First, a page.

Axel Juhlin-Dannfelt on Flakkande røynd

I came for the dancing, I remember the music.

Arriving at Weld, I am in a peculiar state of mind and body, I am weary and mentally dislocated. Everything had a somewhat rambling feel to it, I have been moving through the day in an ad hoc manner, things and doings stacked upon one another. Perceiving the world as forms and states, atomized, lacking in flow and every moment crystalized. Not unpleasant, nor unusual, I often feel this way. But I also know it will impact my ability to focus and remember particulars; impressions will come and then pass my memory by. Not ideal, considering I need to actually write something about this. On the other hand, I think to myself, the extended now of a performance usually fits this mood pretty well, and if it’s boring I won’t really know anyway.

We gather in the foyer, we talk, I enjoy it. Interaction with others brings context and I feel my mind sharpen just a bit, enough for the moment to swim into clearer focus, I can maintain this perhaps. Heading inside, down the narrow staircase, the room is well lit. Four little islets of felt mats cut into rounded shapes and a scattering of birch stumps, a piano and a tuba off towards one end of the space. We settle down on those islets, we wait. My mind semi-focused, I consider what the program said: Formalism, making artistic principles sweat, exhaust themselves? Disparate materials creating brief unity or something, right? Okay, so basically it can be anything. I am skeptical. But the tube though… it interests me, as former trumpet and tuba player, I love brass instruments.

We wait. The mood in the room is nice though, people are still chatting amongst each other, almost as if we are all easing into the performance. Eventually it begins, two dancers, two musicians enter the floor and find their positions. 

Yes, formalism indeed, balletic postures and movements. But not the unapproachably distant shapes of a distant stage, closer and endearing, they stir a vague sense of longing in me, familiar and comforting. I desire to join in, assume the same postures, shoulders squared, arms in position, hands continuing the shape, extension of the fingers and feet, maintaining the lines of the body. They break off their mutual pattern, both slowing, changing the tempo and score, allowing gravity to pull them down on to the floor, leaving the previous formalism, displaying the choreographic work of the body. I remain caught up in the choreography, in somatic response and longing, yet cast glances towards the two musicians directly opposite me. With my mind I finger the tuba impatiently – is she going to begin playing it soon? I realize I am breaking off, resume attention on the dancers’ movements. The dance meanders along, or perhaps it my mind that is doing the meandering, I can’t tell. My body is with it though. Occasionally one of the dancers studiously arrange herself into a position, then freezes up, body stilling and stiffening, the other carefully lowering her to the ground, still maintaining the same position, now awkward and comical.. It feels multilayered, but I have a hard time truly discerning them. But there is a sense of something being laid bare, the movements, the postures, their failure to remain coherent, a slow and purposeful fluidity in the stark light of the space.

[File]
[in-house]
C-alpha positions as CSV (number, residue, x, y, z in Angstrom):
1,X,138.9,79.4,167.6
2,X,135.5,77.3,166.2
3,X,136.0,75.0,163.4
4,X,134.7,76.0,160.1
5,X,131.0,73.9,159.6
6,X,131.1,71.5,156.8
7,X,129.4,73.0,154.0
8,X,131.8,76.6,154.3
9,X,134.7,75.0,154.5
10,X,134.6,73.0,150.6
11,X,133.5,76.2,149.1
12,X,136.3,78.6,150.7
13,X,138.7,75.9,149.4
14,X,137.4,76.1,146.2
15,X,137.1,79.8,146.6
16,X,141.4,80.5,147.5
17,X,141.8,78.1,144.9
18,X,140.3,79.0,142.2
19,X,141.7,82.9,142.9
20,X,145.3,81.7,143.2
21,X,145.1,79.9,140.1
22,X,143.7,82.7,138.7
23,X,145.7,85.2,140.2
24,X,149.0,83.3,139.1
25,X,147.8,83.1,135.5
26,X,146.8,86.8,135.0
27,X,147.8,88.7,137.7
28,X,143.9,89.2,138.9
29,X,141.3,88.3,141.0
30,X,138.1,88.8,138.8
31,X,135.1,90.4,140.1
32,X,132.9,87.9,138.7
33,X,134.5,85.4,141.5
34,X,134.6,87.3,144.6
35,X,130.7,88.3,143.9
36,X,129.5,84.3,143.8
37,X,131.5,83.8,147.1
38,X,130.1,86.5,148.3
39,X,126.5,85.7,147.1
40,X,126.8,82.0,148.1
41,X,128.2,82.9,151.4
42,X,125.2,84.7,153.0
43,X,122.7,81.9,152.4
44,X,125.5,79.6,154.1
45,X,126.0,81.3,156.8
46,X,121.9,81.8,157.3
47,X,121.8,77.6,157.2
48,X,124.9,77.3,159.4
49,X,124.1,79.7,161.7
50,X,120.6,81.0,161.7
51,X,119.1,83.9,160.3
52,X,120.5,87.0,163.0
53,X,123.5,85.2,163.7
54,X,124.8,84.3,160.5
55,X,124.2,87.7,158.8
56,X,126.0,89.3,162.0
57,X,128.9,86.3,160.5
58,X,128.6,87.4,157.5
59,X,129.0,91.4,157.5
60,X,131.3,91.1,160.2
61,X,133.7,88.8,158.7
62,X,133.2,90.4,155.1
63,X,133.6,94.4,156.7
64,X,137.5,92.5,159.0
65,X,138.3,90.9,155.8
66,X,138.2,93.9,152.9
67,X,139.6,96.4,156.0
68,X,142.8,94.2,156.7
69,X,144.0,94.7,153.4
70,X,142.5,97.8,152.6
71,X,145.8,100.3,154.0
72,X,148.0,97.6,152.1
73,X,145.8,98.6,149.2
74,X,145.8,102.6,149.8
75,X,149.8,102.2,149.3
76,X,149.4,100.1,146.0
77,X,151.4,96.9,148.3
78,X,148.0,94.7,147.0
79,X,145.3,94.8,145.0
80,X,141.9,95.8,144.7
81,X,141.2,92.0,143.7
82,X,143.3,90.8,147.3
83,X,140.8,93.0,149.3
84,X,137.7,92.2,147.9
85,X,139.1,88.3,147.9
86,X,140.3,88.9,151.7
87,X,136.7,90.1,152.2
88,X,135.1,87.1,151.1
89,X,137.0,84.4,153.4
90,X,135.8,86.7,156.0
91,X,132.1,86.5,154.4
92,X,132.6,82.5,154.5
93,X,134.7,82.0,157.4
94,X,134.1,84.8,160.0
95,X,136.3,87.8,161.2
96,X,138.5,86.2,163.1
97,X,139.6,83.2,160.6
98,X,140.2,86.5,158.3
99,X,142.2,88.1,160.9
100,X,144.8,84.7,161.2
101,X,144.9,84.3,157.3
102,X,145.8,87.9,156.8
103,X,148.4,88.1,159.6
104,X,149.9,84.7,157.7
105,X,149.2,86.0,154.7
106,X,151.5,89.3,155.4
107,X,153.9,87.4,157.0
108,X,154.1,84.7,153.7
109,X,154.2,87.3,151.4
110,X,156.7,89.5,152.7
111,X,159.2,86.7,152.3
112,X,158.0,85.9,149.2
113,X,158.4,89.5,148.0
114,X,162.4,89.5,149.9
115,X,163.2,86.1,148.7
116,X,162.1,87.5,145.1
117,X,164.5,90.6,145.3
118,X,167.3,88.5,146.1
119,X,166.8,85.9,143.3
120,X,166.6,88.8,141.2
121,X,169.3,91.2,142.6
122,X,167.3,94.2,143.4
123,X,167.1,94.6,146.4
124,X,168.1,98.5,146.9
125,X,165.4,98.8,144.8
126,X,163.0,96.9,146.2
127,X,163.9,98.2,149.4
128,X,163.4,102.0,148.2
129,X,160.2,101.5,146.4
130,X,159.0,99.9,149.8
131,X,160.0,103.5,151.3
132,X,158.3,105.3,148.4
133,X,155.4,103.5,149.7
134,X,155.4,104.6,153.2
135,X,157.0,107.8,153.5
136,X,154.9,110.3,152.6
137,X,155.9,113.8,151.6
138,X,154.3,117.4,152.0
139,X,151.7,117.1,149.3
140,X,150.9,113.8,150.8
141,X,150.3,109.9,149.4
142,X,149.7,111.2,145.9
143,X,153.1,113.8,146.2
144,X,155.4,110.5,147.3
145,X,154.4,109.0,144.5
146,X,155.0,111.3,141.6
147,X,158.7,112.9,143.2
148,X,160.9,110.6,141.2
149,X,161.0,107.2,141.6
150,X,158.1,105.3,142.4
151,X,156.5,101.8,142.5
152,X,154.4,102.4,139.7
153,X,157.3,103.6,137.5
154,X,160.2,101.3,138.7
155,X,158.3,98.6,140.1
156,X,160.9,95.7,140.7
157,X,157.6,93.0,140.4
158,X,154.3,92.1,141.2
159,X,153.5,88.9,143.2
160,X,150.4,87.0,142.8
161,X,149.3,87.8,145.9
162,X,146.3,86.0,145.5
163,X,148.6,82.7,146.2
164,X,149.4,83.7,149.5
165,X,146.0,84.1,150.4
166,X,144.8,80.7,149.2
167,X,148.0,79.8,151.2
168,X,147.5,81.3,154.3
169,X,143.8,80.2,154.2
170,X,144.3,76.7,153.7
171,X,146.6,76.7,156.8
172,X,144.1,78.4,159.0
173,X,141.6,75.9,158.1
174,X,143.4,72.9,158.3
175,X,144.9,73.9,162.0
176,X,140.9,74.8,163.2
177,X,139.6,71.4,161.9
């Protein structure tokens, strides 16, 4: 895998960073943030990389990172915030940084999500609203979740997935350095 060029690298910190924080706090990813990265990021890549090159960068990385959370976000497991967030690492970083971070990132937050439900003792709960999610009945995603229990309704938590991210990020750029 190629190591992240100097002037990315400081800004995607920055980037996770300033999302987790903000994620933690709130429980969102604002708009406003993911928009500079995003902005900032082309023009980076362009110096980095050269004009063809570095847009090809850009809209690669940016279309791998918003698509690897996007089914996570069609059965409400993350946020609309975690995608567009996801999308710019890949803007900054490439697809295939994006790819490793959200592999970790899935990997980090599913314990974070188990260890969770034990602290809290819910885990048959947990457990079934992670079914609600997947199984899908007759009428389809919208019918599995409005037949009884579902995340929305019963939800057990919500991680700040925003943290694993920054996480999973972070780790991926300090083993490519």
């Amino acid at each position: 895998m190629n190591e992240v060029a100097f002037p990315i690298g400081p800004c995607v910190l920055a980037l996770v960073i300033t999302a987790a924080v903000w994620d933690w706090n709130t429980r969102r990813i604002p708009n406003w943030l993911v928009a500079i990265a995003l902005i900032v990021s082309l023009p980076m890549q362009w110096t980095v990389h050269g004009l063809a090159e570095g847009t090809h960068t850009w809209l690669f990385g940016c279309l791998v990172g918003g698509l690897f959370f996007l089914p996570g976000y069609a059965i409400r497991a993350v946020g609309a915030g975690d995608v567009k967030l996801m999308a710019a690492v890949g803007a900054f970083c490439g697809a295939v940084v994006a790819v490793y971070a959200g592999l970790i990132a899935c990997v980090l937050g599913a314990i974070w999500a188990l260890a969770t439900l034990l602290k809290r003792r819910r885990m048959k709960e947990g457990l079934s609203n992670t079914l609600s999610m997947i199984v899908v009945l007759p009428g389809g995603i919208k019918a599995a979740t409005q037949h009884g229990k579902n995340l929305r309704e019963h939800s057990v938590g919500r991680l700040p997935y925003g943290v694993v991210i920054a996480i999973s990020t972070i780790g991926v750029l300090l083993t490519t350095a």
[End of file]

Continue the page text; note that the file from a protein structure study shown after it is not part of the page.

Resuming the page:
A short while into the performance, the musicians commence their playing, I can’t tell for sure how long, it feels like ten minutes. From that point onwards, I feel myself more drawn to the music score than the choreographic. It’s good, very good. Swaying gently between rhythmically stirring and gently evocative, I am struck by how the sound of a tuba always affect me deeply, there is a voice there, and I respond mentally and emotionally to it. Instead of my body maintaining focus on the dancers, now my mind and imagination are taking over and following the music. It ends up engrosses me more than the dancers and so I fail to really appreciate their progression, it seems repetitive to me now, albeit still enjoyable. In a brief intermission, they change shoes into something with thick wooden soles, actually quite gracefully made – sneaker clogs. They look cool, but I can’t really figure out why they are there, I think my concentration has strayed too far off, not that it matters, I am still enjoying this. 

The performance last for maybe an hour, and afterwards there is a talk about a publication together with the creators of it. I opt out and drink a couple of glasses of wine in the foyer instead. I am trying to make sense of what I’ve seen. I find it hard to express anything about it, it was good, I guess. Or rather, it looked and felt good, but there was a vagueness to it, at least in relation to the program. Perhaps something I will feel more skeptical about in the morning. At the moment though, and as I head on home, I mostly think about the music, and the voice of the tuba, and it soothes me into a much needed sleep.